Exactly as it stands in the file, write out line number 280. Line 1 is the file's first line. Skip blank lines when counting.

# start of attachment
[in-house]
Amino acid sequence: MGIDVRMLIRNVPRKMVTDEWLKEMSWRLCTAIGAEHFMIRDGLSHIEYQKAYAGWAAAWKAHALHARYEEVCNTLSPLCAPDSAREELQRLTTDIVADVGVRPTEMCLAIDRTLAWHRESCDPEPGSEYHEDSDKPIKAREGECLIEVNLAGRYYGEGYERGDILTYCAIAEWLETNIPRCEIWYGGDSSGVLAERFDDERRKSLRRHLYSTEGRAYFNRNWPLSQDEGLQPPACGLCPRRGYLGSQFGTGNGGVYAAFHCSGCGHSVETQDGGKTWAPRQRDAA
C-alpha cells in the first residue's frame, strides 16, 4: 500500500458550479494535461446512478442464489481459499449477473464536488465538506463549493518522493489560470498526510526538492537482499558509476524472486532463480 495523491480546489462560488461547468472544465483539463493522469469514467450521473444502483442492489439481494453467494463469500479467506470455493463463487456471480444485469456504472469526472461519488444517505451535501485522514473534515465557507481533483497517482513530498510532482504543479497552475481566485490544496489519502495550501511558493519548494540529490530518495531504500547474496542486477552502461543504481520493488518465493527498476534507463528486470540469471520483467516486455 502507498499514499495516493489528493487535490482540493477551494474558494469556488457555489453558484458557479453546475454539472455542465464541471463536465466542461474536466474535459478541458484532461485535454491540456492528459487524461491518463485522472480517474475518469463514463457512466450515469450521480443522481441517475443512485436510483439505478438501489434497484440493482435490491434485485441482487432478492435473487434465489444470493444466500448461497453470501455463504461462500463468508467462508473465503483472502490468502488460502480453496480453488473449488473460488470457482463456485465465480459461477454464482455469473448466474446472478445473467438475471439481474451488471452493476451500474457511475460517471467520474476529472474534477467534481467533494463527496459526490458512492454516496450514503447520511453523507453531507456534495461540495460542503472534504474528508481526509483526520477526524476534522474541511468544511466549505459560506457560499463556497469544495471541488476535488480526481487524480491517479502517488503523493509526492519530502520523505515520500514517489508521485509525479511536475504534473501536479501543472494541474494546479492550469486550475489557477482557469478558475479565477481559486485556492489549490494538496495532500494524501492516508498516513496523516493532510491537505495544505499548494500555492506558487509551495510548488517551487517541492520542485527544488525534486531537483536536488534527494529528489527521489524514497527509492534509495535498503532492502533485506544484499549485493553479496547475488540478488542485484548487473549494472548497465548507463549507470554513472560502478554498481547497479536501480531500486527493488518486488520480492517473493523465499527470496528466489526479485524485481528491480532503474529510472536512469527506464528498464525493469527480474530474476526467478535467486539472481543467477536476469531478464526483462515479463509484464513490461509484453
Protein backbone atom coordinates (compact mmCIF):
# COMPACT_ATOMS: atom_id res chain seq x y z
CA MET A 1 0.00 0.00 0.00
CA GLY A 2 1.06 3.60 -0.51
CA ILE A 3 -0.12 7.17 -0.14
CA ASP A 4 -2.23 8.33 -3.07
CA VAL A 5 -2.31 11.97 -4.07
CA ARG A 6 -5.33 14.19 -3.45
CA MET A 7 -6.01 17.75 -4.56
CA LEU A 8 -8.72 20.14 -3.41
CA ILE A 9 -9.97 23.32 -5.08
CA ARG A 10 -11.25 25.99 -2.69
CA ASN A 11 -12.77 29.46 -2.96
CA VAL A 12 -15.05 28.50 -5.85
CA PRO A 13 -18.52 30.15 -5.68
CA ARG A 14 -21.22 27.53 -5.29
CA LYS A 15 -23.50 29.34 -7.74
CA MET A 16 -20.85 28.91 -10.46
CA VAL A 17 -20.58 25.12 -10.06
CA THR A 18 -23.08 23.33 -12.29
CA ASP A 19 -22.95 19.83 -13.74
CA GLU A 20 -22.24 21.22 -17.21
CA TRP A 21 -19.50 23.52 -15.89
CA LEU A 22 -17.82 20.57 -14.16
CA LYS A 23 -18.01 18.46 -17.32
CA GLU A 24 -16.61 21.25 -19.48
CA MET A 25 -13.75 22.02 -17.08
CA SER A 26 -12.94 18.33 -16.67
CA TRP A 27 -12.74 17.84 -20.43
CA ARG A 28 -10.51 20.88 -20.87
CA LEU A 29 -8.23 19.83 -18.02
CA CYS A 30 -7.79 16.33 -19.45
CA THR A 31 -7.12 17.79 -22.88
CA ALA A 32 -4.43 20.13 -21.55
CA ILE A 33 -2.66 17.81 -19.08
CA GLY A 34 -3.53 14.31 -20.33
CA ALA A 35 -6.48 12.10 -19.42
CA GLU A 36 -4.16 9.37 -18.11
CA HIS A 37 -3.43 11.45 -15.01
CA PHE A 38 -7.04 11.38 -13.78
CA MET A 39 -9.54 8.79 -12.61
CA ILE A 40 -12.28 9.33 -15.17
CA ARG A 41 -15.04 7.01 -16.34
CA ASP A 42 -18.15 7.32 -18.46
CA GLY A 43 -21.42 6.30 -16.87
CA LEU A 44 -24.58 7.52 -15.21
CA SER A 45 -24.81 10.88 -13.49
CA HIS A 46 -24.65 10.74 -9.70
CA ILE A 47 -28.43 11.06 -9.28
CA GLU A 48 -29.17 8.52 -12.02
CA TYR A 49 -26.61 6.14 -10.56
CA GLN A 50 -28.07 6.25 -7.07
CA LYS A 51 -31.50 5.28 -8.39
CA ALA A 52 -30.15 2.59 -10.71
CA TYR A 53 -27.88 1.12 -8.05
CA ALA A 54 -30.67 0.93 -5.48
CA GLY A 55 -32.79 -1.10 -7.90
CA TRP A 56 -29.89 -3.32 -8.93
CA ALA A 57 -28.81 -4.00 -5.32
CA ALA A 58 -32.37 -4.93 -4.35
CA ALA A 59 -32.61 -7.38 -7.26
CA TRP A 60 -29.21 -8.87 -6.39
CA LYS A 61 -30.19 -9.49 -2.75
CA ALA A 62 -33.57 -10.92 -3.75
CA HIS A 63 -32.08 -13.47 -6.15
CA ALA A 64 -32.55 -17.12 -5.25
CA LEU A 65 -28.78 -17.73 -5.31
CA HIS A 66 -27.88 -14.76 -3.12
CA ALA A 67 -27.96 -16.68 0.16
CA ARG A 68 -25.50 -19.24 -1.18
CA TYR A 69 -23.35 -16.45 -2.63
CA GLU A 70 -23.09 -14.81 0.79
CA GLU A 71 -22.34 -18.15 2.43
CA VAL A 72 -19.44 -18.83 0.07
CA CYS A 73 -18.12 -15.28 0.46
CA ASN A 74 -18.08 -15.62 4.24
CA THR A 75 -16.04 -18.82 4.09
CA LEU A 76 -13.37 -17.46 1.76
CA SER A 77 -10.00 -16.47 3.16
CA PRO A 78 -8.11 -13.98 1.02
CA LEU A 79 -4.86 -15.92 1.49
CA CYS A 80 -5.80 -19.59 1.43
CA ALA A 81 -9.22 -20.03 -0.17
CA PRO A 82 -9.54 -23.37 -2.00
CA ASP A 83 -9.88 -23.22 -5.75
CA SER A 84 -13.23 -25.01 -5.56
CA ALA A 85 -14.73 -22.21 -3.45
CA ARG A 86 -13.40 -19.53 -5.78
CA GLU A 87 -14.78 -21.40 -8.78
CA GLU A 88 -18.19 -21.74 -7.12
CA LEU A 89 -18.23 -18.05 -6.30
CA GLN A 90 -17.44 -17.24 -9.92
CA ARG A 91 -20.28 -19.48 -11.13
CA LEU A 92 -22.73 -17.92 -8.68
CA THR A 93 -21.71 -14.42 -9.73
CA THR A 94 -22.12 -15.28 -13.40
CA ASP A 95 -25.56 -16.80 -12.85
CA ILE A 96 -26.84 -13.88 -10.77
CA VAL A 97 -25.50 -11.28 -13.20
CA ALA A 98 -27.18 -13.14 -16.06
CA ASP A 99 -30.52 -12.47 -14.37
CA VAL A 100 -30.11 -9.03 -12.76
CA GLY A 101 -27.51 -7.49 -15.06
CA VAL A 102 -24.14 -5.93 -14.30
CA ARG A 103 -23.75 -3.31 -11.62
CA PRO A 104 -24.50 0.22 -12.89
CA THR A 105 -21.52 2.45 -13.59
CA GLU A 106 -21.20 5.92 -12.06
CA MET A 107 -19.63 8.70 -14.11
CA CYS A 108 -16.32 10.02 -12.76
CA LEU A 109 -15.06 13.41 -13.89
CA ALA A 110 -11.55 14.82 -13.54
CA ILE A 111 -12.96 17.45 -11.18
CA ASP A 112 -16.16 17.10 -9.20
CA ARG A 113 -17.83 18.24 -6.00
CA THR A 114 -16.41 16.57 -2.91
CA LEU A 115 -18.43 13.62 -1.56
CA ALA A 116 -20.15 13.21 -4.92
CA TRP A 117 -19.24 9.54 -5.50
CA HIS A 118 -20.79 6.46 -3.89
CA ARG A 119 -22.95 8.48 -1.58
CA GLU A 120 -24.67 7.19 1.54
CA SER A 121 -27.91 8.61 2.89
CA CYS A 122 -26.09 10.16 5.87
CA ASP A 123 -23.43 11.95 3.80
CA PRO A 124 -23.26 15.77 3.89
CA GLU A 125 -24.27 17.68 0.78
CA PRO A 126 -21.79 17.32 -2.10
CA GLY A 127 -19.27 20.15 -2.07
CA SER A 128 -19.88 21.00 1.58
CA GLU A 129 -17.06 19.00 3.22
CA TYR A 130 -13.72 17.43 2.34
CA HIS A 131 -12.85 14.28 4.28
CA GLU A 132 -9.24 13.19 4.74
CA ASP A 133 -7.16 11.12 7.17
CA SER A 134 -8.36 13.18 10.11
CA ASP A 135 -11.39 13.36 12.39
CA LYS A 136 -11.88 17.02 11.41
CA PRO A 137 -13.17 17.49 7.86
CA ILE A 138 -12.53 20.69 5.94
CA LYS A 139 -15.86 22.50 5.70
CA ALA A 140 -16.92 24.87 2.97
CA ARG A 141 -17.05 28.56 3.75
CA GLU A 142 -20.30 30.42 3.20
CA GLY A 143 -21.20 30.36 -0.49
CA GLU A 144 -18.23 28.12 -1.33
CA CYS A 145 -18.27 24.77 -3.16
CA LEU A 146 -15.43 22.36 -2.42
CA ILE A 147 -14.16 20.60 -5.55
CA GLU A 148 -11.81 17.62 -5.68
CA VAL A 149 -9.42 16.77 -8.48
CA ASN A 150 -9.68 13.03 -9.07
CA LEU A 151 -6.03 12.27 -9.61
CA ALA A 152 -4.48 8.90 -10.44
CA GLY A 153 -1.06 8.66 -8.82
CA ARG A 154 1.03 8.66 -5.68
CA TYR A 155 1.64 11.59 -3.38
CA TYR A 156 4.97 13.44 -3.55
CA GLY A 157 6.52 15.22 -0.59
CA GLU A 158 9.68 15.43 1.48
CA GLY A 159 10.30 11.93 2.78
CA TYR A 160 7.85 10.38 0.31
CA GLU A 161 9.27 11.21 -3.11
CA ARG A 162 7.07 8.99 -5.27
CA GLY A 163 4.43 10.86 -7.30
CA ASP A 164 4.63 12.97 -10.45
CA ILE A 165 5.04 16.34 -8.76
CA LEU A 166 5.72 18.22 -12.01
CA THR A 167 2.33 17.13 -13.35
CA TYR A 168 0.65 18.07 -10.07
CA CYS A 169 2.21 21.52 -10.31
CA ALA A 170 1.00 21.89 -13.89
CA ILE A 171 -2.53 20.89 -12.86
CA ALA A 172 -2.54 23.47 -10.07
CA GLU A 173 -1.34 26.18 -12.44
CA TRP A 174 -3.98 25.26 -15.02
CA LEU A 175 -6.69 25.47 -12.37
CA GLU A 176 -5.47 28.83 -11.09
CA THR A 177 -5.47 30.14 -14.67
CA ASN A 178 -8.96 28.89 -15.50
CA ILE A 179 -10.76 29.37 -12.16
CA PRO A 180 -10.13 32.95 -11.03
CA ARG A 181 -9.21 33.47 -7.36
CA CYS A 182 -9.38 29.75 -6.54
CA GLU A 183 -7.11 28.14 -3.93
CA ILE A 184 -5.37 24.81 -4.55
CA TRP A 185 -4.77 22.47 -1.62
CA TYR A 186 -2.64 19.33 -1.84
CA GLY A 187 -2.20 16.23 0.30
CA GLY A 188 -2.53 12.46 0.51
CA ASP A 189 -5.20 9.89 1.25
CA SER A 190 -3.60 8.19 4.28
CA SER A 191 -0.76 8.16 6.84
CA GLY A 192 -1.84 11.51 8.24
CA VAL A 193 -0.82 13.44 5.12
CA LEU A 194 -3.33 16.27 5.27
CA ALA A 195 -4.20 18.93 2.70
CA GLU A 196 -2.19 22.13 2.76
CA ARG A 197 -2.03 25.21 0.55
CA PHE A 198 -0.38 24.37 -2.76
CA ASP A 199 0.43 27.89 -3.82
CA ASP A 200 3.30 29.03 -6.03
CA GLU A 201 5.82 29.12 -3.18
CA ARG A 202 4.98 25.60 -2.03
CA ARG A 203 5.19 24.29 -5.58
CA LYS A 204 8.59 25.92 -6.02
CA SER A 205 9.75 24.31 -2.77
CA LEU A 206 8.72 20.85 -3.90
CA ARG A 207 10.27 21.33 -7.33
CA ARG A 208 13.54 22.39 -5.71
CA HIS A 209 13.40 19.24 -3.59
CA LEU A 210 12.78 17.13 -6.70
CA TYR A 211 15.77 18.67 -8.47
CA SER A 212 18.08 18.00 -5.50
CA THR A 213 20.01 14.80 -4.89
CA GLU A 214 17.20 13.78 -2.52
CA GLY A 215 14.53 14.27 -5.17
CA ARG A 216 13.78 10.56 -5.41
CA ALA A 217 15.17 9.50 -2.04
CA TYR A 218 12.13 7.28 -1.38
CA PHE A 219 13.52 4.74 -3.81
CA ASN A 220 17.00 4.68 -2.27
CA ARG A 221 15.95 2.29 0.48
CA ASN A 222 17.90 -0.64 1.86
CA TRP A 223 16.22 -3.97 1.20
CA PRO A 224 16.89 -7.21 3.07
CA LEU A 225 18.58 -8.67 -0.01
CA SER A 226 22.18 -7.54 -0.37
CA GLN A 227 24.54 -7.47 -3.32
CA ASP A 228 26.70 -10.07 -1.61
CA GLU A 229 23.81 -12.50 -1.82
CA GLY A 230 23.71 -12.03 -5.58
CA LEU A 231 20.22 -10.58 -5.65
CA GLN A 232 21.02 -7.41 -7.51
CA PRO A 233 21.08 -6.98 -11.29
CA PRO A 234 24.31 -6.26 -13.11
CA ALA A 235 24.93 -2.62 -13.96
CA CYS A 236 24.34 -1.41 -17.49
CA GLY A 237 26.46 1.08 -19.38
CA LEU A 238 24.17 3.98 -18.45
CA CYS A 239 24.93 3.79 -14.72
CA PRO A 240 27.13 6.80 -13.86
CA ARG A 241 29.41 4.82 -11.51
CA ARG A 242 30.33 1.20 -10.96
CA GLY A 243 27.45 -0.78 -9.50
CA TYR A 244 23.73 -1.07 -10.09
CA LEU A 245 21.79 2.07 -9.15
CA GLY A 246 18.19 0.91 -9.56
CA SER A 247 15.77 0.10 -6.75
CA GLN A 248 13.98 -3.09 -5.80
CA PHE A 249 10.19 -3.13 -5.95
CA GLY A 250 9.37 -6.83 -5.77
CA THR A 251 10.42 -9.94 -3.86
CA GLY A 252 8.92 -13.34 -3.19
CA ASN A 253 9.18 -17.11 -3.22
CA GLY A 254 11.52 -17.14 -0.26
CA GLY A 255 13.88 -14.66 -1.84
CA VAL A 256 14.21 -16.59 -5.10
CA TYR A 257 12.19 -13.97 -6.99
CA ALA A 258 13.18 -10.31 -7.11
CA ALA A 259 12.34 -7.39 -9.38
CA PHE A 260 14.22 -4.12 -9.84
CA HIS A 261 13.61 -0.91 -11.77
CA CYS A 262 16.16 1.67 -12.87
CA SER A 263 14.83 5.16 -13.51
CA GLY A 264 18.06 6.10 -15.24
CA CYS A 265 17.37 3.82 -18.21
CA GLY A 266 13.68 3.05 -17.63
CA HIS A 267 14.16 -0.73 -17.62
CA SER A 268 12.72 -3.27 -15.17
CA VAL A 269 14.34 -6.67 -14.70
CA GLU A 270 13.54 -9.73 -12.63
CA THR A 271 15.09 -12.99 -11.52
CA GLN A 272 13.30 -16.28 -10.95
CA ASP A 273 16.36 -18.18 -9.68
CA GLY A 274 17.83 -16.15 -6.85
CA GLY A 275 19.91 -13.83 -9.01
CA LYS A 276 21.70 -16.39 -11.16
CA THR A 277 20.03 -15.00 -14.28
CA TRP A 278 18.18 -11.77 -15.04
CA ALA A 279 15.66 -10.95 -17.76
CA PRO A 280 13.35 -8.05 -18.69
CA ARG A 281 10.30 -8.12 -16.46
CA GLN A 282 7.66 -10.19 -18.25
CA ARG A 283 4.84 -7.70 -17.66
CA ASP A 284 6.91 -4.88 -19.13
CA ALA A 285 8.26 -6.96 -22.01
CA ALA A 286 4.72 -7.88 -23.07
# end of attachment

CA GLY A 275 19.91 -13.83 -9.01